Using a mitre jig to cut kitchen worktops takes practice. Do not for one moment think you can fit your very first kitchen and get invisible joints in your worktops without a little practice. Order a length of cheap worktop and practice.
Worktop jigs can be bought from the tools section on the right hand side of this page or you can hire them from a local hire shop. They are made to fit various worktop widths and depths. The cutting itself is done with a router to get a very accurate, very clean cut.
There are two cuts to make with every mitred joint. The female cut is the cut which is made in towards the centre of the worktop from the front edge of the worktop. The male cut protrudes from the front edge.
Worktop jigs are made to be dual purpose for both cuts by simply turning them over or turning them round. The instructions for each cut are always placed on the face you need to be using and each hole or slot is marked for its appropriate use.
Its up to you which cut you make first, the male or female but for some reason most kitchen fitters cut the female joint first. Maybe its because we are all gentlemen following the Ladies First rule!
Lay the worktop down on a bench and clamp it securely. It is important it does not move a single mm during the cutting process. The joint you are going to cut needs to overhang the surface you are securing to. The image above shows a jig (made transparent) over a worktop ready for the female cut. Push the jig pins into the holes marked Front. This is shown as two red dots on the diagram.
The jig is then pushed up to the front edge of the worktop. The pins ensure the cutting slot is the correct distance back from the edge for the cut. Many jigs will accommodate different widths of worktop. The most common width is 600mm so if you have a jig for more than one width, a pin or pins must be placed in the 600mm hole.This is shown by the right hand red dot.
It is essential to have a perfect right angled cut on your worktop before you place the jig. The pins now allow the jig to be placed in the correct position for the cut. Clamp the jig into place making sure the clamps are not in the way of the router when you start cutting.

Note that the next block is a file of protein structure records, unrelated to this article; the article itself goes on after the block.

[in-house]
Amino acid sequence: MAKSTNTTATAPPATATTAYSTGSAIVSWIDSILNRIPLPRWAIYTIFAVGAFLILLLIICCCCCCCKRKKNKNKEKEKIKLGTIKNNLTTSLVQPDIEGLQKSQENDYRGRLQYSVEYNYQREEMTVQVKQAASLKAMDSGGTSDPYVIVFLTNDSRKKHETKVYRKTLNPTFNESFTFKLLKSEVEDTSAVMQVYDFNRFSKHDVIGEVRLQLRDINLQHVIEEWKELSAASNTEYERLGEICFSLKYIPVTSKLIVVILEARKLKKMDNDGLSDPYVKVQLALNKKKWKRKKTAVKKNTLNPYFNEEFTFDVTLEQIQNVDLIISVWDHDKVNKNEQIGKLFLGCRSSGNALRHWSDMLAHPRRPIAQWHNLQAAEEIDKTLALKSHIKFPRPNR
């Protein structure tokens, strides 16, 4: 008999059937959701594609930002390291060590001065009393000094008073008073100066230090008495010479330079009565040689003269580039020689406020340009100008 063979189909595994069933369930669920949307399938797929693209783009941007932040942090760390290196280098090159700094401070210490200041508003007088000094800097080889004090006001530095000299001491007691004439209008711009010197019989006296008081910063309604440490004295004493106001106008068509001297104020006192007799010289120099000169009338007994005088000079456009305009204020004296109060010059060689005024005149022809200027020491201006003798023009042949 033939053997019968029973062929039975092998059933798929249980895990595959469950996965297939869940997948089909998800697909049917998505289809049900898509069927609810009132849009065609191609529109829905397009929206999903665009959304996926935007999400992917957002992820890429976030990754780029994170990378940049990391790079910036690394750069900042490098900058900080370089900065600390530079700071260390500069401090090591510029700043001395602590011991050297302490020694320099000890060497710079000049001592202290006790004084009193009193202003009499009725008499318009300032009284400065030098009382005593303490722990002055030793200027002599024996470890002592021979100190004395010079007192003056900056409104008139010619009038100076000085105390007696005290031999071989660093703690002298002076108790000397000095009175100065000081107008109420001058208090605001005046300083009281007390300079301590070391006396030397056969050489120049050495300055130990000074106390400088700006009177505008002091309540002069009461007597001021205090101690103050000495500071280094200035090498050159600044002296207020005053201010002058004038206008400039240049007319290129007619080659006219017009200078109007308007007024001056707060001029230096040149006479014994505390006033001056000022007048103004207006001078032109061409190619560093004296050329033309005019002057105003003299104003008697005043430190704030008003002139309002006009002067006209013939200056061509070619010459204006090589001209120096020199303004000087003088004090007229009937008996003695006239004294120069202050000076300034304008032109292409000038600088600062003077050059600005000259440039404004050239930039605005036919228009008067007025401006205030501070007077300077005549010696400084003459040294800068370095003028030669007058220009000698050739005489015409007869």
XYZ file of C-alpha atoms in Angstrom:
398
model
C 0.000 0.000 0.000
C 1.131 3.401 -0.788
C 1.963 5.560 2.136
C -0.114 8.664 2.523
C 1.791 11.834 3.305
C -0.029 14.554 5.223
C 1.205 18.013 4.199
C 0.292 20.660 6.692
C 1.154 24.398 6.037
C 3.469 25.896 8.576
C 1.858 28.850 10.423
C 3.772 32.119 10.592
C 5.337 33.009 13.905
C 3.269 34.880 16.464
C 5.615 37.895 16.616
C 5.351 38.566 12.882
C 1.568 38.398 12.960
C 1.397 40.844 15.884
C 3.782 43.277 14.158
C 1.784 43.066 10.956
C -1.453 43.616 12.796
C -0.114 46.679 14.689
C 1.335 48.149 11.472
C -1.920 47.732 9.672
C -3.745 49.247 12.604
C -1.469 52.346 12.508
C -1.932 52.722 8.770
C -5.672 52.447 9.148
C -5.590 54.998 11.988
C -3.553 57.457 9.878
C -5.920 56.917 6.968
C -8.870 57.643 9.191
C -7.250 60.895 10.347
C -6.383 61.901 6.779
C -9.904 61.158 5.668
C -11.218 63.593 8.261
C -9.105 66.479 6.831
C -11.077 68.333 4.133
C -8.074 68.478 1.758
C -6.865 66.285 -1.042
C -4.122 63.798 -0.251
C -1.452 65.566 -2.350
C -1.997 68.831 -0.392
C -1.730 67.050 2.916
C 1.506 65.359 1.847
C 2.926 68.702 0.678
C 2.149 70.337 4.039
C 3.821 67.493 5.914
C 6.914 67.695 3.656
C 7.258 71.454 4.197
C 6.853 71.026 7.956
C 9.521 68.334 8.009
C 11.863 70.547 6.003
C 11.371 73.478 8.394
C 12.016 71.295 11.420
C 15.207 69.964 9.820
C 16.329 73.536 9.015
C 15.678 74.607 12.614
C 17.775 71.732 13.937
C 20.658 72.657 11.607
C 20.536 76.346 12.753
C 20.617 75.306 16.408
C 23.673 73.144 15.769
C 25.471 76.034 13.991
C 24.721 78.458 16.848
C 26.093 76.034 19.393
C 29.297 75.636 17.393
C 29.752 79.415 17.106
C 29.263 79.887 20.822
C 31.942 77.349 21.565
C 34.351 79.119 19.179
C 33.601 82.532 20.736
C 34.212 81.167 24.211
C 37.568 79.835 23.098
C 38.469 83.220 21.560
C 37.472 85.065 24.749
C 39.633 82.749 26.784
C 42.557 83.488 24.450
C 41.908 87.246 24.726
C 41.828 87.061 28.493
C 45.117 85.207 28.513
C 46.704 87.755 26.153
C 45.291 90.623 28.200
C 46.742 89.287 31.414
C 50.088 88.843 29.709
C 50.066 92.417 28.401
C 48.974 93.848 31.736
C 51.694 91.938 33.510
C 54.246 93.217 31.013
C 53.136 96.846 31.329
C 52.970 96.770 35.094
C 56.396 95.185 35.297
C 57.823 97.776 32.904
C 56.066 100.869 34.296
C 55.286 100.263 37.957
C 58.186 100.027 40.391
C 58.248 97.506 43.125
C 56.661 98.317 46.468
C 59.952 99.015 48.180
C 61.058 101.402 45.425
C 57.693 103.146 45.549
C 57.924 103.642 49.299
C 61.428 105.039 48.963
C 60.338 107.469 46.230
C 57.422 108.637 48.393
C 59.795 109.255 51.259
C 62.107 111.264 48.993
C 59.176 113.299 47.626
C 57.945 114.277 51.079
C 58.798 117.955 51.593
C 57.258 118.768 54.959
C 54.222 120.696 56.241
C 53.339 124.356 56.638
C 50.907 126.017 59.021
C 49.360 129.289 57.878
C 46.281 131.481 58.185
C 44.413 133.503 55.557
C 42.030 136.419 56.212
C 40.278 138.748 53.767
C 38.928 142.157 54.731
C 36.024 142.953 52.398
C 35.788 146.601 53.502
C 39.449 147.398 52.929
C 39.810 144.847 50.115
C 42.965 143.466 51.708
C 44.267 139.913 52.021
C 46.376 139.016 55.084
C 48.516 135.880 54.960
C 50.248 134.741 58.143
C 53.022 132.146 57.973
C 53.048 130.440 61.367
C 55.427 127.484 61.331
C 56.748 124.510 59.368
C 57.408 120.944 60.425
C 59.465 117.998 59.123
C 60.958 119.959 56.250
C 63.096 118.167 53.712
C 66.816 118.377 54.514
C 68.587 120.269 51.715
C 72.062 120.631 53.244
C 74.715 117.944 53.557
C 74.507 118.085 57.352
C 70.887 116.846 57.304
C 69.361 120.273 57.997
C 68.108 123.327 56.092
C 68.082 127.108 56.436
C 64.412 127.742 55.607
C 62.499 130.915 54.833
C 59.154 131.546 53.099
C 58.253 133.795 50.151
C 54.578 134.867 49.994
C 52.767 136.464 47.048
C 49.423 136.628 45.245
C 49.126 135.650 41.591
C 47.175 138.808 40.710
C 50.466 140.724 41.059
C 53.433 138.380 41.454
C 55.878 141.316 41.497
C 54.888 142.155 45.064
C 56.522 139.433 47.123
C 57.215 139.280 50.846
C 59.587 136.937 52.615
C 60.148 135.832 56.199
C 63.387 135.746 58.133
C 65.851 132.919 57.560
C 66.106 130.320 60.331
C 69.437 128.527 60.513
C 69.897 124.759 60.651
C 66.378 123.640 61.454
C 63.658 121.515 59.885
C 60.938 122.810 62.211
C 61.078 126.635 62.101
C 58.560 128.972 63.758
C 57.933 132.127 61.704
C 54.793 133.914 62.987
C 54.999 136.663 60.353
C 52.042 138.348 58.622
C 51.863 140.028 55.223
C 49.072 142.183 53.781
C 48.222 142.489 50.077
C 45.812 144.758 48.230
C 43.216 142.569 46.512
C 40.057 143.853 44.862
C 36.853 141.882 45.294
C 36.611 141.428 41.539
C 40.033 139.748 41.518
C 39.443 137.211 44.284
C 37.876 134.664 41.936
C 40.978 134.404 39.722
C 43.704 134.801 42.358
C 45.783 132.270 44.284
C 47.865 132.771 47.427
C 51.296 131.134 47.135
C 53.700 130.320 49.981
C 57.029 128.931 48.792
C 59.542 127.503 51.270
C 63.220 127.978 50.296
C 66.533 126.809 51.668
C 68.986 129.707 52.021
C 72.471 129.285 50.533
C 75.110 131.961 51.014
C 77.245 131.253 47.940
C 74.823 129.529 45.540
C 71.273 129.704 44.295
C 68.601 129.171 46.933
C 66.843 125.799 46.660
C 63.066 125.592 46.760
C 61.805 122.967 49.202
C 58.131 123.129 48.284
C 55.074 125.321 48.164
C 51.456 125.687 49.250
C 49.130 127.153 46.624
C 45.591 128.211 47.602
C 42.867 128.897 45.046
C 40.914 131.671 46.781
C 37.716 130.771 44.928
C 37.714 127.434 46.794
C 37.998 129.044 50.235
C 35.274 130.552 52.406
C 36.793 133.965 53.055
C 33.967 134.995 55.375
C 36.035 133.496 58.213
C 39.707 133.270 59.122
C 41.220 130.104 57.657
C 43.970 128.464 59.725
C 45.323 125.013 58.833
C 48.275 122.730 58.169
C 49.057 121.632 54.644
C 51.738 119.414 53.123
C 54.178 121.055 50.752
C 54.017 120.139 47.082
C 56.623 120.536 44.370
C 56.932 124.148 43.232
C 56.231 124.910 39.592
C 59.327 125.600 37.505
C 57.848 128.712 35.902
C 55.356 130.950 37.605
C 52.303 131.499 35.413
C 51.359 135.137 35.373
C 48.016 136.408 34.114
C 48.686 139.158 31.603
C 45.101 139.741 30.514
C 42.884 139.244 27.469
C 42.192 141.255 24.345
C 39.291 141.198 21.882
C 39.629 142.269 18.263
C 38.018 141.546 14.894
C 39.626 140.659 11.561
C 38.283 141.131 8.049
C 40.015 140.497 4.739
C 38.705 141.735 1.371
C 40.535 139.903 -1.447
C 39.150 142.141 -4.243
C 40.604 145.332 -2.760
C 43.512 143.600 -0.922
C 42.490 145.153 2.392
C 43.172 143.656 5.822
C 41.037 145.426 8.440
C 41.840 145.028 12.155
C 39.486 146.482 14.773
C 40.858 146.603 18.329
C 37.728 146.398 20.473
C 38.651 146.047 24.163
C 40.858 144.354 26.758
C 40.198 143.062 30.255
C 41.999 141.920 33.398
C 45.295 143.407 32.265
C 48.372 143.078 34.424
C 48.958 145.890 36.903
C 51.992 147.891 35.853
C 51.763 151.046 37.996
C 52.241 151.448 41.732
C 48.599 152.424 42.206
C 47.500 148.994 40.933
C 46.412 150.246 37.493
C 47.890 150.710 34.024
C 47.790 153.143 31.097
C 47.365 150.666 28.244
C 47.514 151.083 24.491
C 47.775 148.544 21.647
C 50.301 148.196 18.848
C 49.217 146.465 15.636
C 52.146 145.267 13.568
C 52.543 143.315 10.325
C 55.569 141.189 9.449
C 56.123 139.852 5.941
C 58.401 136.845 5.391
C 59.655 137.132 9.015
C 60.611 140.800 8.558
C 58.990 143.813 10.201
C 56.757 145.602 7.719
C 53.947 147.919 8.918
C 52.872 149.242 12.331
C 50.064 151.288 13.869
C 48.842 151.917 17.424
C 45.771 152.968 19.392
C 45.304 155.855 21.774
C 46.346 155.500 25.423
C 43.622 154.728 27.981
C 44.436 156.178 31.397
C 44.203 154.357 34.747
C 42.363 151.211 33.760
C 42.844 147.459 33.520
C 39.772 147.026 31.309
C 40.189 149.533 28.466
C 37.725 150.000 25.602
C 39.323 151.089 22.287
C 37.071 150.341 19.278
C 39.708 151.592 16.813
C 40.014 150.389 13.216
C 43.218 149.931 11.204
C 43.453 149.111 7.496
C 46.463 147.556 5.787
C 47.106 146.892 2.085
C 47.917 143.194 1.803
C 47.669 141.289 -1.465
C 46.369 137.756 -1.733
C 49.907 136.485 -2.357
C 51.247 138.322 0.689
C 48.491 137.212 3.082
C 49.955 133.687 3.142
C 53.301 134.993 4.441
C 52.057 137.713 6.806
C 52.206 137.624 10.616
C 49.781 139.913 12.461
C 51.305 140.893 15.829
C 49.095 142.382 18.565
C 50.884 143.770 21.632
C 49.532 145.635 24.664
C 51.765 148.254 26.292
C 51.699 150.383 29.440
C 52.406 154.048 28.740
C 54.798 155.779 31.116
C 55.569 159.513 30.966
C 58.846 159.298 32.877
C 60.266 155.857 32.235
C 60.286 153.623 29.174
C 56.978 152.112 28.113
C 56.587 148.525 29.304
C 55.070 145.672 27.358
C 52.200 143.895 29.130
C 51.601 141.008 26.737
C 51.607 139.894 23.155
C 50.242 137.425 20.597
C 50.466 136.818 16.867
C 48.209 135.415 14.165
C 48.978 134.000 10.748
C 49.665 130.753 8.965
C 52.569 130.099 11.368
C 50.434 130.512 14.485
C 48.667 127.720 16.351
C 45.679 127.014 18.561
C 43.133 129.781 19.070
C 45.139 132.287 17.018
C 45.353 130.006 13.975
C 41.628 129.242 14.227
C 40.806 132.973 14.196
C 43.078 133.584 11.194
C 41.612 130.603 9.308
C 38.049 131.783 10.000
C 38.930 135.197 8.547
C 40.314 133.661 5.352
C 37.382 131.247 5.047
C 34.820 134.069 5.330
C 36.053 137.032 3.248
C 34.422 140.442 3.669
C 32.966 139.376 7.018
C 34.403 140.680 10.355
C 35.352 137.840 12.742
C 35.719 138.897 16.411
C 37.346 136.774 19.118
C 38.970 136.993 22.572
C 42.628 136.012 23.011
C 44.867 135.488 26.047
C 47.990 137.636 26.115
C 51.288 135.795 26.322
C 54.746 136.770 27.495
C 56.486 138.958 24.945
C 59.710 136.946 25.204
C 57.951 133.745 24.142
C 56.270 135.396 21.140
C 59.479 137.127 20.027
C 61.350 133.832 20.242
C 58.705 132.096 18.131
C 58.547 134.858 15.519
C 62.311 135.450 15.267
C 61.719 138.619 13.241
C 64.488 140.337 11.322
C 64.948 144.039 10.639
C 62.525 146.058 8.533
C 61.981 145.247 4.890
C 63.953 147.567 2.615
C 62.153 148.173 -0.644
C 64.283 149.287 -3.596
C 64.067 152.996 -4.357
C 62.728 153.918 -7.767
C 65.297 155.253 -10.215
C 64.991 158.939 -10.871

Set your router up with the correct guide and cutting blade. The guide is usually 30mm . We suggest a half inch router of minimum 1600W.
The guide bush sits into the slot in the jig and you start your cut with the bush pressed against the edge of the jig slot which is furthest away from the centre of the worktop.
On many jigs this edge is marked "Rough cut". On a 40mm thick worktop you should make a minimum of 4 passes with the router which means setting your router to a depth of 10mm maximum. Try to take too much off in one pass and the blade will stick and burn.
When you have cut through the worktop on a rough cut, your final pass should be made with the guide or bush pressed against the edge nearest the worktop. This is the clean cut edge and this pass will take the final few mm off to give you a neat cut.
Start your cuts at the front edge of the worktop, i.e. the left hand side.
You are now ready to turn the jig over, or round, to make the male cut. Use the pins as marked on the jig and follow the same procedure.
Once both halves of the joint are made you can now choose to clamp the joints together if you wish. If the joint sits onto the top of a unit many fitters prefer to lay the worktop in two halves, pushing the joint together using adhesive and then screwing it tight up through the unit below. It is possible however to clamp the joint tight before placing the worktop or, if the area under the joint is clear, eg for a washing machine, the joint can be clamped in situ. We do not however recommend an unsupported joint.
The worktop must be placed and clamped face side down to use the router to cut out the butterfly shaped holes for the worktop clamps. Clean the workbench properly first. The instructions for the clamp slots are on the jig. Once again make sure both the worktop and the jig are clamped tightly in position and do not try and cut out too much at a time. Trying to save 2 minutes could cost you a brand new worktop or router blade.
Everything you need for a successful mitre joint can be seen in the tools section below
All project content written and produced by Mike Edwards